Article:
My Southern African Road trip day 5, Monday December 2 2013- Springbok to Augrabies

Appropriately for a Monday, I woke up at 5am, packed up, and checked all my nuts and bolts.  The gear lever incident of the day before made me more vigilant.  Most of them had quite a bit of room to tighten, and also one bolt was completely gone.  Luckily I had thrown in a few spare bolts on the last minute.  And they actually fit!  So up I saddled and off I went.  But before I hit the long road, I had to get my sticker for Springbok.


Appropriately up at 5am on a Monday


A signal hill with a steep and angled road that Anton dared to go up once.

I found some at Springbok Lodge which opened at 7am.  Then I hit the long road.  Anton, from Springbok Caravan Park warned me that after Aggeneys, the mountains retreat and its just one very long piece of dead road.  I was worried about dying of boredom.  I was also worried that I wouldn’t have enough fuel to get to Pofadder where Anton knew for sure there was a petrol station (he wasn’t so sure about Aggeneys), so I took an extra 5 liter on my back.


Starting out eastwards to Augrabies


What the hell does THAT mean?

 Its not so good riding with fuel in a backpack.  It felt like I was riding with an ice block on myback.  When I got to the Aggeneys turnoff, I saw there was a sign for a petrol pump in the town.  But the town was 8 km down the road, so I was relieved that I didn’t have to go there.  Some more km down the N14, I threw in the 5 liters and then on to Pofadder, stopping of course a few times more.  Shoo, I don’t know how the Voortrekkers managed with their oxwagons on those gravel roads, and no shock absorbers accross the Kalahari.  I can see it now, the Voortrekkers trekking accross the vast plains of Kalahari gravel and bossies (bushes) in ‘n ossewa (an oxwagon), no shocks or nothing. They must have been (had) tough cookies, want my hol brand op ‘n teer pad (because my bum was burning from riding on a tar road).  Luckily, my back was ok.  Much better than my first local road trip with my Honda VFR 400.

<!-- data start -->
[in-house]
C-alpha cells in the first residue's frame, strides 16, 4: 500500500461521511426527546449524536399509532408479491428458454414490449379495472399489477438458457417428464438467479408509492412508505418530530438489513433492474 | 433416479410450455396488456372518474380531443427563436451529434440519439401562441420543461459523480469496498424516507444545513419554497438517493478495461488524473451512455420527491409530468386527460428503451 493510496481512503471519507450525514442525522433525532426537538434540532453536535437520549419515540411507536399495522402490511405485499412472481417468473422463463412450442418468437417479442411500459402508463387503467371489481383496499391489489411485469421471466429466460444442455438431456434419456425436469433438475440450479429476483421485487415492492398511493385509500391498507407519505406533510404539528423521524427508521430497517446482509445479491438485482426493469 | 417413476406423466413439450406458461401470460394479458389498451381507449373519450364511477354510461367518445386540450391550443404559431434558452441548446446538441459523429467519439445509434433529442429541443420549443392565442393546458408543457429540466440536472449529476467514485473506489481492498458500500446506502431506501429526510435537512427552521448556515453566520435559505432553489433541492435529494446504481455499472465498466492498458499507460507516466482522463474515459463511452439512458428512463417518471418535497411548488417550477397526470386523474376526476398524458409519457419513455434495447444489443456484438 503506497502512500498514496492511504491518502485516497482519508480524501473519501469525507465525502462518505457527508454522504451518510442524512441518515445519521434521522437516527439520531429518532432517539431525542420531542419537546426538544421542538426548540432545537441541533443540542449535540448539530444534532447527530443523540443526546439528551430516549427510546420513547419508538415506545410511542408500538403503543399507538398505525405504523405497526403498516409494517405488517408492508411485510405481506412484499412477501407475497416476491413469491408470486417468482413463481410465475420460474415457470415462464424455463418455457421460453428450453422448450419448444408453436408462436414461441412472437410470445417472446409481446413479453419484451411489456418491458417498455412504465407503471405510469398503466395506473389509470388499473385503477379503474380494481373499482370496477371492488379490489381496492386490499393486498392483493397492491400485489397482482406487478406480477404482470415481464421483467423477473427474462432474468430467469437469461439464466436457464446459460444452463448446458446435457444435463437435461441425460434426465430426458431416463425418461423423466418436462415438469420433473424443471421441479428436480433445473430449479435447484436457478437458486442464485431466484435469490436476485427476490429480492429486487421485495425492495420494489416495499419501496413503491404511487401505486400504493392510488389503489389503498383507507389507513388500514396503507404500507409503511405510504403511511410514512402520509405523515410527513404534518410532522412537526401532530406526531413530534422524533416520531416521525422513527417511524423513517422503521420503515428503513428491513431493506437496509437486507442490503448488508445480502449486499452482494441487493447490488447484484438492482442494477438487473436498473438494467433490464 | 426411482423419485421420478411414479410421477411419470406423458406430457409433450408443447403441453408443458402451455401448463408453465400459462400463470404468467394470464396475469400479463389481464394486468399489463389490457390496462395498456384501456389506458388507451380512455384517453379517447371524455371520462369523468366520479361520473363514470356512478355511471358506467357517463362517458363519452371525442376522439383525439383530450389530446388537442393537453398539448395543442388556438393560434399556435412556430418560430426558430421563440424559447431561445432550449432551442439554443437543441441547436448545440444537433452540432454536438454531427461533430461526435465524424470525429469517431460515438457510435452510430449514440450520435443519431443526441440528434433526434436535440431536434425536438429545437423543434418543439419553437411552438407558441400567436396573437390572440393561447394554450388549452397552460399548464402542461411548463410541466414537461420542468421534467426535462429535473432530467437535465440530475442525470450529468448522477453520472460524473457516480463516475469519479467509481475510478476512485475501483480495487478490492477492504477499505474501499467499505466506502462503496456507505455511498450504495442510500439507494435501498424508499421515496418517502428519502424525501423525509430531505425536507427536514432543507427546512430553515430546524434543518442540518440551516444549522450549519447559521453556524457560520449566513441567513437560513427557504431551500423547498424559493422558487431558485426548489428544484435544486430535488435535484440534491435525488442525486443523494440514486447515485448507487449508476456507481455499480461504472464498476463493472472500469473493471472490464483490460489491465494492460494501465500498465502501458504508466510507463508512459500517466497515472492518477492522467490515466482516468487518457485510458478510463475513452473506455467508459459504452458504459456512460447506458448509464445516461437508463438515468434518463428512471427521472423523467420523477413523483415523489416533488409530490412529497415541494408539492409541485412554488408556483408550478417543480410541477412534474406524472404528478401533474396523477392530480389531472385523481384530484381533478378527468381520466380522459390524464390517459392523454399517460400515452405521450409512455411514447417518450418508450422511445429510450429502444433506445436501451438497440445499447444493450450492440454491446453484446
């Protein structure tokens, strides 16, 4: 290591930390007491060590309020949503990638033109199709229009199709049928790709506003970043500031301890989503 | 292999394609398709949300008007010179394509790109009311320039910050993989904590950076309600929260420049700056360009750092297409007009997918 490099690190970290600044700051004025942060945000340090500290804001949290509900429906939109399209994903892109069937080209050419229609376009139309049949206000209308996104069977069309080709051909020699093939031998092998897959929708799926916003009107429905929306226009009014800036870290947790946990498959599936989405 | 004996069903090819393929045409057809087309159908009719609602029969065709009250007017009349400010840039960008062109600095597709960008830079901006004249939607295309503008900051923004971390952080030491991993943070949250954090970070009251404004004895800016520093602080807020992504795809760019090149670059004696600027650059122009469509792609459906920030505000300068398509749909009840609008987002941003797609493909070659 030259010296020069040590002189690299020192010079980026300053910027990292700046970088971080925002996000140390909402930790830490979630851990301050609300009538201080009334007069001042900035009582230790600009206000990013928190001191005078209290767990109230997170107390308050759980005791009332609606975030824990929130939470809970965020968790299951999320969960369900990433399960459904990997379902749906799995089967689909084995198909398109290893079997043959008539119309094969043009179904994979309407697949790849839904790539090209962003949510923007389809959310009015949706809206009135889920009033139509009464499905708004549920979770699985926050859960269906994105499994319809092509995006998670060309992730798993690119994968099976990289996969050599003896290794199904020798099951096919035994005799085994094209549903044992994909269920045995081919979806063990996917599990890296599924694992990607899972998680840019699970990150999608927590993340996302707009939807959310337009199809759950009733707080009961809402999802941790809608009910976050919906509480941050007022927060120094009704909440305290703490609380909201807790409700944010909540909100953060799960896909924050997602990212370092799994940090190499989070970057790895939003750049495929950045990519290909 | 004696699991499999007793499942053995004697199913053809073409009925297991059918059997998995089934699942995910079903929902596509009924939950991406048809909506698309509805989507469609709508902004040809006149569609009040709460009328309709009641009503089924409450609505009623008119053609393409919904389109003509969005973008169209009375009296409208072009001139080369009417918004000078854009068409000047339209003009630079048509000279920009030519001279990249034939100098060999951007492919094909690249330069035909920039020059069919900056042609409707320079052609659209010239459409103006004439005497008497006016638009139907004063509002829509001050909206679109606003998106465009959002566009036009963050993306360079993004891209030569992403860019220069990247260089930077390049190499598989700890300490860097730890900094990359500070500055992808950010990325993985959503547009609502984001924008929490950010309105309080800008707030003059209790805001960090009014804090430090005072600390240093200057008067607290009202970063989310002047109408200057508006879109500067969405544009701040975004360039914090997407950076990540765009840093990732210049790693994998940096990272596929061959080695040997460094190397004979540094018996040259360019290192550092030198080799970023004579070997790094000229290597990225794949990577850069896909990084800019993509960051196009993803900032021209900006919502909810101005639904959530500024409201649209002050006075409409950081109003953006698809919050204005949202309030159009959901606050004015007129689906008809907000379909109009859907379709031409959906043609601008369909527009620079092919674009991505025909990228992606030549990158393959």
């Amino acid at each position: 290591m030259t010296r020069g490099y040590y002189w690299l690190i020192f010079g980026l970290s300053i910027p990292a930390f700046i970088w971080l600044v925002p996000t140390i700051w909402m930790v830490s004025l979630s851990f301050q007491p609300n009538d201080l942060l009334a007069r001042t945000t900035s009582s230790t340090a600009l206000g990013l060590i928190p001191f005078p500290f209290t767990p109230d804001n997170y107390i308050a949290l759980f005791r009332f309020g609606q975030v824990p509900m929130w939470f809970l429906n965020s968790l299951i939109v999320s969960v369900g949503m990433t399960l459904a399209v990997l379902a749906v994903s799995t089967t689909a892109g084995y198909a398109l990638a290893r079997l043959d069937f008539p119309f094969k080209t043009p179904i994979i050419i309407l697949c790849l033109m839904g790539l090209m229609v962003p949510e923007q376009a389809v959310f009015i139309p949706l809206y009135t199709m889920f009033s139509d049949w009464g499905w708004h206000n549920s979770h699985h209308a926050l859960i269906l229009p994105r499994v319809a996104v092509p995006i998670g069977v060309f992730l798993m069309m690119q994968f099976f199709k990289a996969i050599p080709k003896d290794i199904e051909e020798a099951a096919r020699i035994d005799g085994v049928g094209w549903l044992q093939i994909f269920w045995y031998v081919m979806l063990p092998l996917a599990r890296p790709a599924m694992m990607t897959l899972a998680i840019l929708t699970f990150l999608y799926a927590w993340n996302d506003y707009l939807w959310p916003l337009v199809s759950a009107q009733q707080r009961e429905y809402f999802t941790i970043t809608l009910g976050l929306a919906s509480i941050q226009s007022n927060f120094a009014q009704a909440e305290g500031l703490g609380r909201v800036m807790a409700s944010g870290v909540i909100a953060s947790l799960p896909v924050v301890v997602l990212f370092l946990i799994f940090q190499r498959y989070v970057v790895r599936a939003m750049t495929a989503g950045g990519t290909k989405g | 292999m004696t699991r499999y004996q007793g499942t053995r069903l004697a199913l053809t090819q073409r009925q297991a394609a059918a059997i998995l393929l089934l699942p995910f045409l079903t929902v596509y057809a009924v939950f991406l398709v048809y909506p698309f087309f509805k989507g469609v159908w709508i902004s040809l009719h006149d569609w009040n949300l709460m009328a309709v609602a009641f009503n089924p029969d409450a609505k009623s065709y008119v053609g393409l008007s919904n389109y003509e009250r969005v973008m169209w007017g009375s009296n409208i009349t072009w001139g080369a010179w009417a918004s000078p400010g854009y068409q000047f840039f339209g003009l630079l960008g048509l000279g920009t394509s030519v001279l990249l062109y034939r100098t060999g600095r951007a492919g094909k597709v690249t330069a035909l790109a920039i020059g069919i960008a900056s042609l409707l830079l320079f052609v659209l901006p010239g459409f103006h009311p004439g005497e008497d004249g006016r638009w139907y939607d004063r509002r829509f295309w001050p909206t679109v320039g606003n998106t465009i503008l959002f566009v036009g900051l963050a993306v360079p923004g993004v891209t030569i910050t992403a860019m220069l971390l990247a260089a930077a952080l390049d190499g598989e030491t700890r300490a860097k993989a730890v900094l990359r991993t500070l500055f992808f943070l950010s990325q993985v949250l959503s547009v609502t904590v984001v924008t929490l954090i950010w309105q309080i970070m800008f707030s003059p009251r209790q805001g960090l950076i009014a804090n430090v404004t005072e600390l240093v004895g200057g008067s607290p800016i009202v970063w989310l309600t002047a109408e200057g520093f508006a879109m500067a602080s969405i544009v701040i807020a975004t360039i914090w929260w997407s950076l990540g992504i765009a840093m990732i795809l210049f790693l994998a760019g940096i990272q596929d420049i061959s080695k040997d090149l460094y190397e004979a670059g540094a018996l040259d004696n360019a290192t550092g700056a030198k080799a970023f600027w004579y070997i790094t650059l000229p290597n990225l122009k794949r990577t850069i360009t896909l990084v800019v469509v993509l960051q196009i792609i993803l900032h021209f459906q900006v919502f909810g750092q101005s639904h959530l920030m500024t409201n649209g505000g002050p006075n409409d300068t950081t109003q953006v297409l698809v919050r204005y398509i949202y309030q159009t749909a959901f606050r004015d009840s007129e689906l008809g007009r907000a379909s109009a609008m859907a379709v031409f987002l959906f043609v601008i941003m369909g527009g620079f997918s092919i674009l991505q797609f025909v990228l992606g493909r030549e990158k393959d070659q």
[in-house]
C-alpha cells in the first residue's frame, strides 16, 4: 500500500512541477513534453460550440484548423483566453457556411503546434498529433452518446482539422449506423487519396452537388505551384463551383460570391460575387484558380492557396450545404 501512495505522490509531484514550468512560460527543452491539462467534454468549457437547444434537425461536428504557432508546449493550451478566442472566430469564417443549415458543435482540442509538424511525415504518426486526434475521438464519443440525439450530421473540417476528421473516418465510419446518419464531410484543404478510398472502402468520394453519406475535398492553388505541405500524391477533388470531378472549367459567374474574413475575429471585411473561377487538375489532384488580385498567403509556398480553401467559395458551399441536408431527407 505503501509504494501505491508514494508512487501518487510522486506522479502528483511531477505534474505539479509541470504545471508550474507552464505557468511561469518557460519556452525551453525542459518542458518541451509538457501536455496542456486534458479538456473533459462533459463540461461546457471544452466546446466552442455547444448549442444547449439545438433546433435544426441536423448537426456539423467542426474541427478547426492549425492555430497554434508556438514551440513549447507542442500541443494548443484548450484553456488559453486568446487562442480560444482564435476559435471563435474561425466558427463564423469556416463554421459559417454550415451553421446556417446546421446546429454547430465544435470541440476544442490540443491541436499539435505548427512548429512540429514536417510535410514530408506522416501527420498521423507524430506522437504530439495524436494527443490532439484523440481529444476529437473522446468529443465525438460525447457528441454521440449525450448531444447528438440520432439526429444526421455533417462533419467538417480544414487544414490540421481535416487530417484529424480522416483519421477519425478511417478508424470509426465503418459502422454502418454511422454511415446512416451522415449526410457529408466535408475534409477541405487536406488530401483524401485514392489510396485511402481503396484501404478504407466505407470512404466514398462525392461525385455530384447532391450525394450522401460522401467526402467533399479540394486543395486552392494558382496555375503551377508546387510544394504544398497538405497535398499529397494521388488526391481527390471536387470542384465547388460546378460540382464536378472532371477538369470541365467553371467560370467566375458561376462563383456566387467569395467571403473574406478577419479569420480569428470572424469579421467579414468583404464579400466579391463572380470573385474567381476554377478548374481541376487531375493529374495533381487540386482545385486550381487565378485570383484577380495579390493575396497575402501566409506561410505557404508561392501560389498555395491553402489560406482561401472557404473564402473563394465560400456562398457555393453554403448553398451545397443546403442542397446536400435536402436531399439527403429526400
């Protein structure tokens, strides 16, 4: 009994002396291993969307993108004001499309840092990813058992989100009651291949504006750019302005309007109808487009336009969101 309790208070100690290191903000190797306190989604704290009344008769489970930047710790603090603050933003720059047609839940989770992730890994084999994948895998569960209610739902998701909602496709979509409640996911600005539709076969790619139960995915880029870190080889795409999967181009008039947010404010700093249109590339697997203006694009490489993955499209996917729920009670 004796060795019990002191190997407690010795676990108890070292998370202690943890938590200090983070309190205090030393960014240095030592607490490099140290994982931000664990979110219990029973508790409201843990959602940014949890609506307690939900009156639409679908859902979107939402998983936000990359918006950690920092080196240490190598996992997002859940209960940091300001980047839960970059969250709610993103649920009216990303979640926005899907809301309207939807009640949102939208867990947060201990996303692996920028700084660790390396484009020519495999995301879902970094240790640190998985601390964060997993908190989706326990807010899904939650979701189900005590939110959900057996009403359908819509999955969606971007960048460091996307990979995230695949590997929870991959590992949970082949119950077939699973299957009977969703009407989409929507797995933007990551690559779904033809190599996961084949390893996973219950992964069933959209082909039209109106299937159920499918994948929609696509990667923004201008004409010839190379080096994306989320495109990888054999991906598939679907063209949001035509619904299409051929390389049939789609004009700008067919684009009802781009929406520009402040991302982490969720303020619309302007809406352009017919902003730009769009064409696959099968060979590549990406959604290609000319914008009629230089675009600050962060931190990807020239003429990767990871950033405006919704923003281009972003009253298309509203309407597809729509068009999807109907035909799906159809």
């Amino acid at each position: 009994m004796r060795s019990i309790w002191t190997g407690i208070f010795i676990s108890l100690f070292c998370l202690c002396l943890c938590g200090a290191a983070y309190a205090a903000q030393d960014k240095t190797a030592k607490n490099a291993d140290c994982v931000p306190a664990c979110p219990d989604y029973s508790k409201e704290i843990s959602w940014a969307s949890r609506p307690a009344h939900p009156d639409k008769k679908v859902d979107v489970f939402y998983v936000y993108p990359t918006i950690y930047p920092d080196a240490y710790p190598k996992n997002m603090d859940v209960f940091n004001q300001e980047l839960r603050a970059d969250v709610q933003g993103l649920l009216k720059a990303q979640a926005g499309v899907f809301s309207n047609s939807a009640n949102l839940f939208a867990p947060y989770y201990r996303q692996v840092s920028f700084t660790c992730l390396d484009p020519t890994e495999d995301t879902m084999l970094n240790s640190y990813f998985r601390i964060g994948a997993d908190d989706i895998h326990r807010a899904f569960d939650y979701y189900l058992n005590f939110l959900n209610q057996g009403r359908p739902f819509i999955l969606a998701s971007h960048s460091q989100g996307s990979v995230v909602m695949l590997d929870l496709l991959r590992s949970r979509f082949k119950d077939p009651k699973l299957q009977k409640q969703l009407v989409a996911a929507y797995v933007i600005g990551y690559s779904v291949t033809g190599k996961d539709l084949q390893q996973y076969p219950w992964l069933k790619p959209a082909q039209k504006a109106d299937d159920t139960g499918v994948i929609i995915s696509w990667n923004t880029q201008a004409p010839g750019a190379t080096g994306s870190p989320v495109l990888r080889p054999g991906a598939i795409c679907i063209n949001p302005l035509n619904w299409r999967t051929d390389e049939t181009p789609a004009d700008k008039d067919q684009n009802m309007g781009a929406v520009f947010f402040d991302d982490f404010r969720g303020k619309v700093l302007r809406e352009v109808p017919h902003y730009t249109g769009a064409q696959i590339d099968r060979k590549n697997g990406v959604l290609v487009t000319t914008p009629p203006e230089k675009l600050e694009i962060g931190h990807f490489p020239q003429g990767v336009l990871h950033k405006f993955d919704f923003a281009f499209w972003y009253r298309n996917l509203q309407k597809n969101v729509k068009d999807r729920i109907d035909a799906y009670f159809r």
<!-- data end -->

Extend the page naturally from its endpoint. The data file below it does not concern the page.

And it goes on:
Turn towards Aggeneys


kilometers upon kilometers of exquisite kalahari nothingness


exquisite Kalahari

I was lucky that it was overcast, so it wasn’t very hot and other than a sore bum, it was comfortable.  It turns out that this long of road of nothingness was quite a novel experience for me so it was quite nice.  Every now and then there was a few kilometers of these hills/mountains spotted with Kalahari bushes, looking like stone heaps that were just plonked down there.  Apparantly these mountains are rich in minerals, from iron ore to platinum.  So says Anton.  I do believe its true.  There’s lots of mining going on here.  All the mountains have chunks out of them that have been blasted to hell.  The road is straight and very long.

Pofadder finally came, and as Anton said, the road widens into two lanes just at this section of the N14 that runs through Pofadder.  Classic.   Pofadder was so quiet! One would never say it was a Monday morning.  I asked the petrol attendent why it was so quiet.  He says, that by Friday the town starts Woeling (becoming lively), and the partying picks up, maar by Maandag, is die dorp weer mooi rustig (but by Monday the town is nice and quiet again).


Pofadder at last!

I crossed over the road to the Petrol station on the other side, to get a sticker and to see this Ox-wagon at Pofadder Autos.  True as god, as Anton said, there’s an ox-wagon in the shop.  Its no longer a car dealer though.  There’s all kinds of oddments being sold there now.


Pofadder Auto


Ox-wagen inside

Then came a good enough time to get back on the road again.  The next petrol stop was many many kilometers away in Kakamas.


Leaving Pofadder




Life in the Kalahari


This is what it feels like to ride through a painting


Picture Perfect